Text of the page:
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WB Budget 2024-25: Caught between ‘dole expectations’ and ‘revenue pressure’

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Shillong, February 4: As the West Bengal Minister of State for Finance (Independent charge), Chandrima Bhattacharya, is all set to present the state budget for the financial year 2024-25 this week, economists and the people of the state are caught between expectations of a welfare budget and apprehensions over revenue generation.

The Assembly’s Budget Session is scheduled to start from February 5 and the state Budget will be presented on February 8. There will be discussions on the state budget on February 9 and 10.

At a recent public meeting Chief Minister Mamata Banerjee had hinted at additional doles and welfare schemes for the people in the state budget.

She said while the Interim Budget of the Union Government has limited scope for announcing welfare schemes because of the forthcoming Lok Sabha polls, there are no such bindings in the state budget.

So, going by those indications, there are expectations of higher subsidies and grants under the existing welfare schemes and hopes for new ones, especially for the underprivileged in the state.

Economists wonder whether the Government will be able to strike a balance between welfarism and revenue generation.

They are also deliberating whether the state budget will make provisions to ease West Bengal’s huge debt burden.

West Bengal’s accumulated debt, as per the state government’s budget papers for 2024-25, is slated to rise to Rs 6,47,825.52 crore by March 31, 2024, a ten per cent rise over the figure of Rs 5,86,124.63 crore as on March 31, 2023.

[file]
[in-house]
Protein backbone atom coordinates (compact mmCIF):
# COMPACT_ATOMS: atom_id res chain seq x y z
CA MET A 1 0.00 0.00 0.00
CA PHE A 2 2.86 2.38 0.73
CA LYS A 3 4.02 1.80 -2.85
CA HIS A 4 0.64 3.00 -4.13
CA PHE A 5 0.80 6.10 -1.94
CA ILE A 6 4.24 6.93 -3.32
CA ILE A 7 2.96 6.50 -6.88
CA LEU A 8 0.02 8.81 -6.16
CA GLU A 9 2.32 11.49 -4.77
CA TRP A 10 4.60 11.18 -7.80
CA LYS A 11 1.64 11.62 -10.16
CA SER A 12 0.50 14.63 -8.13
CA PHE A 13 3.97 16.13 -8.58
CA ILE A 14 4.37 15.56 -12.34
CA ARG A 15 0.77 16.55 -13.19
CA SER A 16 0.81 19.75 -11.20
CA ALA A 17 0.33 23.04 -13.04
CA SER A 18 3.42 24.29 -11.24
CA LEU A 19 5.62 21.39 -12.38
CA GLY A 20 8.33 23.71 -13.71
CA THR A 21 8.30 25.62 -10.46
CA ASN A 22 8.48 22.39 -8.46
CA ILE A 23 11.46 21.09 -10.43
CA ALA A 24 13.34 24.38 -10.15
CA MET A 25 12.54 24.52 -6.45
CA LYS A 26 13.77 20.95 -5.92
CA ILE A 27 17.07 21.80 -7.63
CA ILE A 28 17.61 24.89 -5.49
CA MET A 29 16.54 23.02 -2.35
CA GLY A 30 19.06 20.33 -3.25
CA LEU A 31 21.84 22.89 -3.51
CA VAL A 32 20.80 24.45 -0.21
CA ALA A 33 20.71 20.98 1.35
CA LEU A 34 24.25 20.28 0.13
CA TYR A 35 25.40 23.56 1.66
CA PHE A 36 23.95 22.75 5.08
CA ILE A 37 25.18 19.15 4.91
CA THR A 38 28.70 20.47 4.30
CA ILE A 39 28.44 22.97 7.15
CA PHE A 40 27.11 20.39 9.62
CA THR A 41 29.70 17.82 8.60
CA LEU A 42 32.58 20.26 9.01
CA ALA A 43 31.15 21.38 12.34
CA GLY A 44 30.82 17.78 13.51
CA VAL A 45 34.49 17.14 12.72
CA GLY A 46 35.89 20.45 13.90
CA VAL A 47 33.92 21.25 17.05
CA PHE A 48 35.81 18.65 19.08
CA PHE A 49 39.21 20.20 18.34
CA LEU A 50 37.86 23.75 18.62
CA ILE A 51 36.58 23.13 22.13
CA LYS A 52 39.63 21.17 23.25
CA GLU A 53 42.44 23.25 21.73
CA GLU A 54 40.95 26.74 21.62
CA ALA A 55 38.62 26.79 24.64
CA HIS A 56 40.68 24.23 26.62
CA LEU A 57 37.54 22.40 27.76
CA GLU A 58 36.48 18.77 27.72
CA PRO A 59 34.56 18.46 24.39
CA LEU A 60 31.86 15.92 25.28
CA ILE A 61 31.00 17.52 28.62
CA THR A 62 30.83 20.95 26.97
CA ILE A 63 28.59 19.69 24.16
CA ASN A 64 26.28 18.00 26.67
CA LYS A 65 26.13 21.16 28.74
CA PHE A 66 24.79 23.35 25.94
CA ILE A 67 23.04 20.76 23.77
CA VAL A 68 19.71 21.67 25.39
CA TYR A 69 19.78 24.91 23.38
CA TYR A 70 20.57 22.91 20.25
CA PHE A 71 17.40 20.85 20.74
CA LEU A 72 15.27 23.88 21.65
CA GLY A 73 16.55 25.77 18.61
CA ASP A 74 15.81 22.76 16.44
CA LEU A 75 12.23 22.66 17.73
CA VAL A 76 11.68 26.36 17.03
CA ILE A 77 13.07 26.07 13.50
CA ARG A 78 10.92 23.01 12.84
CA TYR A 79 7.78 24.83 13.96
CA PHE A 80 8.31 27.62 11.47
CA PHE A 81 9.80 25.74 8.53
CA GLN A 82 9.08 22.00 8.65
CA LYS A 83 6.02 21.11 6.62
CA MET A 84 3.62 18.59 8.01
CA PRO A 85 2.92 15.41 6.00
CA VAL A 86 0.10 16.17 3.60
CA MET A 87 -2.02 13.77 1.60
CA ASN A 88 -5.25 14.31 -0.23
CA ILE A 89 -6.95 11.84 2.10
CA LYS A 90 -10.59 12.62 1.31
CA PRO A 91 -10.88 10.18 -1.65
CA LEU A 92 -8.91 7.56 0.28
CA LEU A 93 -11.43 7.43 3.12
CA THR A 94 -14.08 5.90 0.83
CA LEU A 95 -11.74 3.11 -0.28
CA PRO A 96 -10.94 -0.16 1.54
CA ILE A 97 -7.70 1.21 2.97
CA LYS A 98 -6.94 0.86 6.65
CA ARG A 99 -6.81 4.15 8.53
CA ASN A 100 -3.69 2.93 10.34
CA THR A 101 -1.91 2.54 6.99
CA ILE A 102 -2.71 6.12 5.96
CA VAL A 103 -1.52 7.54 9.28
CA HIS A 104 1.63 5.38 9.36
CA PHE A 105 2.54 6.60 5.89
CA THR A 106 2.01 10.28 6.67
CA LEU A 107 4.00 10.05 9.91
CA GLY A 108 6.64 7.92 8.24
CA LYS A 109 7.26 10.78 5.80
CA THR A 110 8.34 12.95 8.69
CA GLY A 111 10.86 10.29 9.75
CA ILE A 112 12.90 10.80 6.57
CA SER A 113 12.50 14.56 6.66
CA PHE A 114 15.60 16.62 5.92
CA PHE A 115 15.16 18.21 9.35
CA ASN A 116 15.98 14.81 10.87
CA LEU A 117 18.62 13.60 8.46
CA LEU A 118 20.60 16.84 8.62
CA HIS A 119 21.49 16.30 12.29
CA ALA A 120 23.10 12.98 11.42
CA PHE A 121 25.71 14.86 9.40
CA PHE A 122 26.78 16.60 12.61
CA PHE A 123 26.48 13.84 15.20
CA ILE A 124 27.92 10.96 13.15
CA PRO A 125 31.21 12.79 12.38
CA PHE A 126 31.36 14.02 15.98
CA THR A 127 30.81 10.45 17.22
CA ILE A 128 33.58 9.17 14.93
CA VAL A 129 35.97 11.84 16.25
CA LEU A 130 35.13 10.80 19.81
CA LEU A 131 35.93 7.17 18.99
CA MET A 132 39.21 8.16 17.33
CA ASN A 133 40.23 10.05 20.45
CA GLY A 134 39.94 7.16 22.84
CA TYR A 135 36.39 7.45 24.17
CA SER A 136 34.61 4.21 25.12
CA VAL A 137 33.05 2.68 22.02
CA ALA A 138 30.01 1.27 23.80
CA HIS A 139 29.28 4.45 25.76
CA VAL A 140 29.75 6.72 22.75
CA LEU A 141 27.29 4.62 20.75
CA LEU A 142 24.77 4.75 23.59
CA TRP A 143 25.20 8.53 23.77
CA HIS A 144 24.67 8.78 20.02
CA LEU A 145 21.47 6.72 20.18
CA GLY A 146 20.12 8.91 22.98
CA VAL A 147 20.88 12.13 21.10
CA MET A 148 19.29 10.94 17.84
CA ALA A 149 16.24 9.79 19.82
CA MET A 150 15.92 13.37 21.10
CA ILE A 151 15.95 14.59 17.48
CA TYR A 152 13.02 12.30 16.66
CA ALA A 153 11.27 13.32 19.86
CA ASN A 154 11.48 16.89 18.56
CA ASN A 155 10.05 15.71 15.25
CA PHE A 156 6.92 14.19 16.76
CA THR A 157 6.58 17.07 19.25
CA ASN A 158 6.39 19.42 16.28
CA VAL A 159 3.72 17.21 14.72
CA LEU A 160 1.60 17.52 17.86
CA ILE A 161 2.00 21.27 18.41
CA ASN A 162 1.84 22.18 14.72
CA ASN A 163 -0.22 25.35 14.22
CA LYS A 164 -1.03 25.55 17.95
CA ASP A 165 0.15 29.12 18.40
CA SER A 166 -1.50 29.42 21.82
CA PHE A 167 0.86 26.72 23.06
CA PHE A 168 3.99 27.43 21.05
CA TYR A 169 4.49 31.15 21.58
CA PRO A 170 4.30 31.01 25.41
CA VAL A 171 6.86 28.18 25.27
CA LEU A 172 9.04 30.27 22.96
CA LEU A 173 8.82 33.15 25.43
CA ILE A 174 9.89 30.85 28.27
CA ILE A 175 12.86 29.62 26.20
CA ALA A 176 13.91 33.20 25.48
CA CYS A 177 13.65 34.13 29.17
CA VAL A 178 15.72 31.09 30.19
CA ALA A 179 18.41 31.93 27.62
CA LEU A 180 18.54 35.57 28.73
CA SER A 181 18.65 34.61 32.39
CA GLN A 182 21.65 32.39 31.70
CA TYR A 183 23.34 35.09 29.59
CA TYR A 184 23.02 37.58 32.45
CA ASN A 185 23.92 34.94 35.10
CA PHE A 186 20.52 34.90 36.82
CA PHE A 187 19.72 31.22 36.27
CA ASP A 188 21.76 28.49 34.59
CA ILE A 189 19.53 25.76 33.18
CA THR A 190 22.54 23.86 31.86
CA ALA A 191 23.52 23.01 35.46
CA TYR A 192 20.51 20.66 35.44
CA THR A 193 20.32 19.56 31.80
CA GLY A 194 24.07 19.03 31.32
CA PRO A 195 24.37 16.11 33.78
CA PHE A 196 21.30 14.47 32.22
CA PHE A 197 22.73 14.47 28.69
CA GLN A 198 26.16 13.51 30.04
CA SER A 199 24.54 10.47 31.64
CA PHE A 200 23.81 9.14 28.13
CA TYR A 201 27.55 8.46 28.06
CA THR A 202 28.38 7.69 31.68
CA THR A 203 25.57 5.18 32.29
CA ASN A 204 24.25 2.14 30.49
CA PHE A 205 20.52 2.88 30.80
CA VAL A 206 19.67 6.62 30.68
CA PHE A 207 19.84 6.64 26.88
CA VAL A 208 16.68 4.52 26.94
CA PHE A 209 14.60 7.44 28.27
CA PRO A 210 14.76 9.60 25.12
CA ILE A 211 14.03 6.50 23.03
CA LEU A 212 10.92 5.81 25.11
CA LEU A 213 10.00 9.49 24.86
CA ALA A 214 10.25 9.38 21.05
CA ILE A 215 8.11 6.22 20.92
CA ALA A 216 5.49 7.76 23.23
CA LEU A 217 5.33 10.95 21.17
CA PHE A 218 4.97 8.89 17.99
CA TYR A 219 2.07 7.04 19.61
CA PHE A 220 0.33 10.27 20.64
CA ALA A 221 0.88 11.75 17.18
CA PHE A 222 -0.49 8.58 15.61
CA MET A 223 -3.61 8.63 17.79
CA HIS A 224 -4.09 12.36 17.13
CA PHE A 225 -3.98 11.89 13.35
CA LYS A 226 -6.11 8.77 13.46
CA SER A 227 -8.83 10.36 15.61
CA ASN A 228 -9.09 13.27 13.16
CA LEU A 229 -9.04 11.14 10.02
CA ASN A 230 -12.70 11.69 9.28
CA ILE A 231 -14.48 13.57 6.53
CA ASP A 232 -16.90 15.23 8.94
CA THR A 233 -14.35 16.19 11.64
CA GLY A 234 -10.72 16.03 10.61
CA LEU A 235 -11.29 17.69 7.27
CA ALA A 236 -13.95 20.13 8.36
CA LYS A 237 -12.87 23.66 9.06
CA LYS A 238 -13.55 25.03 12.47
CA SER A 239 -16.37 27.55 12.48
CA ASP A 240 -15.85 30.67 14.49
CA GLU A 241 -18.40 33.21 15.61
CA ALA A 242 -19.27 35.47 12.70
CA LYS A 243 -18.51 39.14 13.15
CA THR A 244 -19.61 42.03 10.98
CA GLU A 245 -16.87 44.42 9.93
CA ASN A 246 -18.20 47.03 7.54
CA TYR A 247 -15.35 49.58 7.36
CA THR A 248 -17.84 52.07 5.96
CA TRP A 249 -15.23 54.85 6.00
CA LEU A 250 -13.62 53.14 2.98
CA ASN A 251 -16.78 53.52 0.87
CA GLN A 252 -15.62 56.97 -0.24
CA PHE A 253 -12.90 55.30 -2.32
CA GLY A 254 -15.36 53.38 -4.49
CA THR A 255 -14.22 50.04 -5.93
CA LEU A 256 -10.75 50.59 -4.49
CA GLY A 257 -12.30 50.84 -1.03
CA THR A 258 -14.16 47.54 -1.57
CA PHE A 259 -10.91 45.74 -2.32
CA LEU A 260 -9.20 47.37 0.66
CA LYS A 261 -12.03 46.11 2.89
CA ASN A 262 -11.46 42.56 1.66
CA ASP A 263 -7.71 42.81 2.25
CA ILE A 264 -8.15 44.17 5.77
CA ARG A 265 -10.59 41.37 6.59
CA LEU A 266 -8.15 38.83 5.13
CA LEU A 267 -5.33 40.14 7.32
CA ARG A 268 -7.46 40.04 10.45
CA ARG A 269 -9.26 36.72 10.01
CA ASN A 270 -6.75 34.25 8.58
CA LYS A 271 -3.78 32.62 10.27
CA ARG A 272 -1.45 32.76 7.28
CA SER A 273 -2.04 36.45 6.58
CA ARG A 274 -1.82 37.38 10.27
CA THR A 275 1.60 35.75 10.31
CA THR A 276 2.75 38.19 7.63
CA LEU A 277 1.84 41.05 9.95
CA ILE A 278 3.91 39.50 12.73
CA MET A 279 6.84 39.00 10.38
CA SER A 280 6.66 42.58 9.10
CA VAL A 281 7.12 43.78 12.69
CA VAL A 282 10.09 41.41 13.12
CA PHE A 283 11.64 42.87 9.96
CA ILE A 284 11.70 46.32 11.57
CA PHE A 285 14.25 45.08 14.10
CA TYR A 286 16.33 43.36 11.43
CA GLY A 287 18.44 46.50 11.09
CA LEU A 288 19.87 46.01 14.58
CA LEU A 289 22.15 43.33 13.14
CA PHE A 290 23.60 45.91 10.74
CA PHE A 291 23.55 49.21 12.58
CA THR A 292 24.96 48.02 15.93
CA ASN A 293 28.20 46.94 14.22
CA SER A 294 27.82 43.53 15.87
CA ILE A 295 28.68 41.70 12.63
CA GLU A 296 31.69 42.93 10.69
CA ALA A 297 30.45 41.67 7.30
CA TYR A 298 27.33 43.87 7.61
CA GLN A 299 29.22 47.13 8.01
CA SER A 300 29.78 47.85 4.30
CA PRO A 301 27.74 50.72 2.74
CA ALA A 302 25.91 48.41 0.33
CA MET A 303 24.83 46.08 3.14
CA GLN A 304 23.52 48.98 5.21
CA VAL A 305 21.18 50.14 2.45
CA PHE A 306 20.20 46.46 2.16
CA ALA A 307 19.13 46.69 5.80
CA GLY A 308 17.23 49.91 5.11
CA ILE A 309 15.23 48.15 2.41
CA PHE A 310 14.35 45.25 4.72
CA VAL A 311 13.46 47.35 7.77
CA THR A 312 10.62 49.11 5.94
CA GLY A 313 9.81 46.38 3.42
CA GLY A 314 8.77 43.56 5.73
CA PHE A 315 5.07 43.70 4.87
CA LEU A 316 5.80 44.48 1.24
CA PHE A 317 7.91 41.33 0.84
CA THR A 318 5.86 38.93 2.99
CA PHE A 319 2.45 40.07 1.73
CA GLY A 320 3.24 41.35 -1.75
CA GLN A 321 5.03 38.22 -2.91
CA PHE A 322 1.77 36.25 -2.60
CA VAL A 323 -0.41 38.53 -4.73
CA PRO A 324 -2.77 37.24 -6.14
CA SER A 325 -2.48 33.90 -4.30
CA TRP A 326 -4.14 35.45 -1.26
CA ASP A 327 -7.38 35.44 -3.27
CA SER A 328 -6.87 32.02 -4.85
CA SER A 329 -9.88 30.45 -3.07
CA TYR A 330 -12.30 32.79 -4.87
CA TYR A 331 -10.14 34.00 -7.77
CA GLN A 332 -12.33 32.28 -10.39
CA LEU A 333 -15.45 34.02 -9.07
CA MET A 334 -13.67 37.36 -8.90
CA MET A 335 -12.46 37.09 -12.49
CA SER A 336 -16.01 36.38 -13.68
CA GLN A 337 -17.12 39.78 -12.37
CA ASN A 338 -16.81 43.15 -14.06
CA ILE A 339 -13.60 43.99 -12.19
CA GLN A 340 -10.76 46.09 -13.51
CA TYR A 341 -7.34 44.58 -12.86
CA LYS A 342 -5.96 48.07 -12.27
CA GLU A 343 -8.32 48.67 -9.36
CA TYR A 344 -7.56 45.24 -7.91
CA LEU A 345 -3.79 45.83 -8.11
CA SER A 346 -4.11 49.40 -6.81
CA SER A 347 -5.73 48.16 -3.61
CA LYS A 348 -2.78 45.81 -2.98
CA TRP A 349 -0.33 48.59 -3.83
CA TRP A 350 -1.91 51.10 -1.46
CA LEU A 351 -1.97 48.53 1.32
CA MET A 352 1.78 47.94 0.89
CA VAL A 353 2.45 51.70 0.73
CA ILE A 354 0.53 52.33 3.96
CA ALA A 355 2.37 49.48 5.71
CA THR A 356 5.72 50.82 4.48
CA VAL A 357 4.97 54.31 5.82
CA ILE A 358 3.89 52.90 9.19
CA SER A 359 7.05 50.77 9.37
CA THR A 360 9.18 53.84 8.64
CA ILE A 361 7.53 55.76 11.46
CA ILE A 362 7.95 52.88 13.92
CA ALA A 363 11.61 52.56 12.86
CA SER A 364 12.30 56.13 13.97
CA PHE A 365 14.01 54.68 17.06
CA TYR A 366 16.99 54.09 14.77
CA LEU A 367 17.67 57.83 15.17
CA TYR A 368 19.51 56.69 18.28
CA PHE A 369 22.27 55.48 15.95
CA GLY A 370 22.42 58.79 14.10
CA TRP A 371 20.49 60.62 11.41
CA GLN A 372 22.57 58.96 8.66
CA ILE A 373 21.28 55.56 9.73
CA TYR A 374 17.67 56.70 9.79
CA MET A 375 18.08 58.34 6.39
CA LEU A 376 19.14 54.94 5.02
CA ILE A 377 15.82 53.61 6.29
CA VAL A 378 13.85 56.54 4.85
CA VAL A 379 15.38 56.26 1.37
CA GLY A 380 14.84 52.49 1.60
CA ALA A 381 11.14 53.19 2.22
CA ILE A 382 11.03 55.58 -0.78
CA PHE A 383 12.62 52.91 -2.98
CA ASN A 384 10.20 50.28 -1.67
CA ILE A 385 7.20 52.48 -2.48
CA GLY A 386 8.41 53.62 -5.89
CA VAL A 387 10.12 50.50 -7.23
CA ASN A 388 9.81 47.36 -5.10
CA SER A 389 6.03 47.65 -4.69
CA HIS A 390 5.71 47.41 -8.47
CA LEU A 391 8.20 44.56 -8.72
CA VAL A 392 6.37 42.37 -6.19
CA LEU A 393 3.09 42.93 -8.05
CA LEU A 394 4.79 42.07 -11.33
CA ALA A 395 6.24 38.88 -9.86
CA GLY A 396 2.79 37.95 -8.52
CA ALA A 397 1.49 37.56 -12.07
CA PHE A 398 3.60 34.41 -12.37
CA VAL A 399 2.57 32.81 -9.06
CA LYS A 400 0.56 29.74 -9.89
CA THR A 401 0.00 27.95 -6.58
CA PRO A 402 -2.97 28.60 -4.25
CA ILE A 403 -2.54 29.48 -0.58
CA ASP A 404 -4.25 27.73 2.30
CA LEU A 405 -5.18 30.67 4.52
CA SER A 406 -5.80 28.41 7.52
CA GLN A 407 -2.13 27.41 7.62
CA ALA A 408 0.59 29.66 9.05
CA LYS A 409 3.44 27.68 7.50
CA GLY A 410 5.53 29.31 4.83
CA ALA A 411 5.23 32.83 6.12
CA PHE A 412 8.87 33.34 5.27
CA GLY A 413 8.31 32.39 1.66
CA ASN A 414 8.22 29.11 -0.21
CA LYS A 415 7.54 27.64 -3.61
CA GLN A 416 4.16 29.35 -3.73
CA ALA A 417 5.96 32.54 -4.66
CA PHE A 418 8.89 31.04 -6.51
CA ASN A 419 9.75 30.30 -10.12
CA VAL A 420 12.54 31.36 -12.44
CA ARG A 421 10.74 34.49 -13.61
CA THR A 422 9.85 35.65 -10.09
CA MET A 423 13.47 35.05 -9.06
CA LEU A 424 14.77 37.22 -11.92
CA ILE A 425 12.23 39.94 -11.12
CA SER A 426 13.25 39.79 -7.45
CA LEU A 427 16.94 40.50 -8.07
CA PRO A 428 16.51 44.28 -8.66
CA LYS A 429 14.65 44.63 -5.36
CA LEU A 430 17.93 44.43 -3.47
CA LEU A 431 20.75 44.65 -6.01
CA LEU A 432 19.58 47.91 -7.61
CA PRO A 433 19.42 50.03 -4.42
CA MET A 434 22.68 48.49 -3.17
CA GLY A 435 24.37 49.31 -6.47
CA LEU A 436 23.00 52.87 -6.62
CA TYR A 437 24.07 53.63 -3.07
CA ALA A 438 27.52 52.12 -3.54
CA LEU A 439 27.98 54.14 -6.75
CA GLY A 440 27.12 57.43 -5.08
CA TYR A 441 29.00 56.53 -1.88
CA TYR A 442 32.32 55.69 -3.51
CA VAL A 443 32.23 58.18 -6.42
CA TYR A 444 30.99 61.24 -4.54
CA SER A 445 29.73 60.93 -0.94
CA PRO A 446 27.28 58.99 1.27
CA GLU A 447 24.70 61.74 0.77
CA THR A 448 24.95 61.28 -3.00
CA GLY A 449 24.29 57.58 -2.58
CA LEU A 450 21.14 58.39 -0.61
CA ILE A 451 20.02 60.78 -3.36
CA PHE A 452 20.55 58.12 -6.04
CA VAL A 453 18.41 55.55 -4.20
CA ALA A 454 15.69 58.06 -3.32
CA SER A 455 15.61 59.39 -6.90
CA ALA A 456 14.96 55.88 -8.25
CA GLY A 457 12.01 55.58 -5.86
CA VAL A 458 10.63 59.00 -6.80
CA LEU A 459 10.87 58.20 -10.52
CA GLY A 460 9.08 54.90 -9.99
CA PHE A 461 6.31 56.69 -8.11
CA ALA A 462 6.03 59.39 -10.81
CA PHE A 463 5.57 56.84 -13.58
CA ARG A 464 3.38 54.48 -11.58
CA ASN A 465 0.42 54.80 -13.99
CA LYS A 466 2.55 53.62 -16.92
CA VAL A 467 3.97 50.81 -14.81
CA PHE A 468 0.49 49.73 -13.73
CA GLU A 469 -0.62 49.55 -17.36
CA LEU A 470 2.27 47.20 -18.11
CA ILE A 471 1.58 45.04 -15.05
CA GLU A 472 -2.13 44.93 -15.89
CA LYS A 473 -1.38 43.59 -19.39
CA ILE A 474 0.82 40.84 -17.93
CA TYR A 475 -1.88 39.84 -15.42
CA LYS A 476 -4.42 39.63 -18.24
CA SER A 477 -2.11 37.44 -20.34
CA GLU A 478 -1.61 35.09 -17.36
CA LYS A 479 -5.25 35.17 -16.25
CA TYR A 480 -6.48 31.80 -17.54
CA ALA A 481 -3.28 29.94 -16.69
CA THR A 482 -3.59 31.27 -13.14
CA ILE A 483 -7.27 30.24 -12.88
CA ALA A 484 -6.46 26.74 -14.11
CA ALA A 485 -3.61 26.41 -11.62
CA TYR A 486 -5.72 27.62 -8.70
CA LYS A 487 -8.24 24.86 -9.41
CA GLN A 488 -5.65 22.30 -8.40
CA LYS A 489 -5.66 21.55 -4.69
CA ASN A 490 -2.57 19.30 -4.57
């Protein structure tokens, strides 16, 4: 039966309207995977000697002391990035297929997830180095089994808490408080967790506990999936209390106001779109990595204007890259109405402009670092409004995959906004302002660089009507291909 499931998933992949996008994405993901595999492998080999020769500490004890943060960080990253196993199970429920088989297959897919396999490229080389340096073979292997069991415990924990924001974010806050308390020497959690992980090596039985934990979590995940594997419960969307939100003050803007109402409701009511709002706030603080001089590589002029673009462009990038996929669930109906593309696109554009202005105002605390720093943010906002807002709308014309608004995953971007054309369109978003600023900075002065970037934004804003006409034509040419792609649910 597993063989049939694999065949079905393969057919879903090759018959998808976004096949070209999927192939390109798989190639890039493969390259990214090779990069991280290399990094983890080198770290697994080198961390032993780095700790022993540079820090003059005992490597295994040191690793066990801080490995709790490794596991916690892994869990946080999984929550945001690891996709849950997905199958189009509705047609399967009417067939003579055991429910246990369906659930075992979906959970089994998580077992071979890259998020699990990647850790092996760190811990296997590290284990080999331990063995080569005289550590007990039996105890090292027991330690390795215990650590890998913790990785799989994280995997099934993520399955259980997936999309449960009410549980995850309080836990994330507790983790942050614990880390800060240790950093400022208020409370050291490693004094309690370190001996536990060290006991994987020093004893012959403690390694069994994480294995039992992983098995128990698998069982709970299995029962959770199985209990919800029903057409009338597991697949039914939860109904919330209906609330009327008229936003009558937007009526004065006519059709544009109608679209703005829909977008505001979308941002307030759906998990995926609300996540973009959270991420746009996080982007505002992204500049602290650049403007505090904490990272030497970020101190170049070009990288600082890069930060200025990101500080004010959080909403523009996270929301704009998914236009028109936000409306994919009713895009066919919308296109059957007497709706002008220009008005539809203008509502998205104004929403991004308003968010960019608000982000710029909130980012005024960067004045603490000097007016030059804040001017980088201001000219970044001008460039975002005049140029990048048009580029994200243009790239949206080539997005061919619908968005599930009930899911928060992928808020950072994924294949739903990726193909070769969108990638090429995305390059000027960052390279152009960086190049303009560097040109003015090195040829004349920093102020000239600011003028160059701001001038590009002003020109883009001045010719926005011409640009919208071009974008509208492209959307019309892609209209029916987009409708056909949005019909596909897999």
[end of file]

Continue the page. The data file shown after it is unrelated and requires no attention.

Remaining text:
What is equally alarming is that the state’s per capita debt for the same period is slated to rise to Rs 59,000.

Both, the projected accumulated debt and per capita debt figures are extremely high compared to the corresponding figures as on March 31, 2011, which was the last year of the 34-year Left Front rule in West Bengal. As on March 31, 2011, the accumulated debt figure was Rs 1,97,000 crore and the per capita debt figure was just Rs 20,300.

Economists project a higher accumulated debt figure in the budget estimates for 2024-25. They also fear that unless urgent fiscal measures are adopted to arrest this upward trend, the state will slowly inch towards a debt trap situation, which is a point where the state has to go for fresh borrowings just to service older debts. That situation comes when the debt to Gross State Domestic Product (GSDP) ratio reaches 50 per cent.

A scrutiny of the budget documents of the last 10 fiscals reveals that the two factors that fuelled this accumulated debt were rising non-Plan expenditure and the lack of adequate avenues for improving the generation of the state’s tax revenue which is purely excise dominated.

During the financial year 2023-24, while the projected growth in the state’s revenue generation was just 12.69 per cent, the same for state excise collection was 19.41 per cent.

Another worrisome trend is the state government’s increasing focus on recurring expenditure rather than on capital expenditure.

Industry observer and Professor of Economics, Santanu Basu, says that the only way to arrest the looming financial disaster is to attract big ticket investment by revising the land and special economic zone policies.

“In a state like West Bengal with extremely fragmented land holdings, the state government has to have some role in land procurement for the industry. Industrialists will not be willing to invest in the state if they have to approach all the land owners to get the land for setting up industry here,” Basu added. (IANS)

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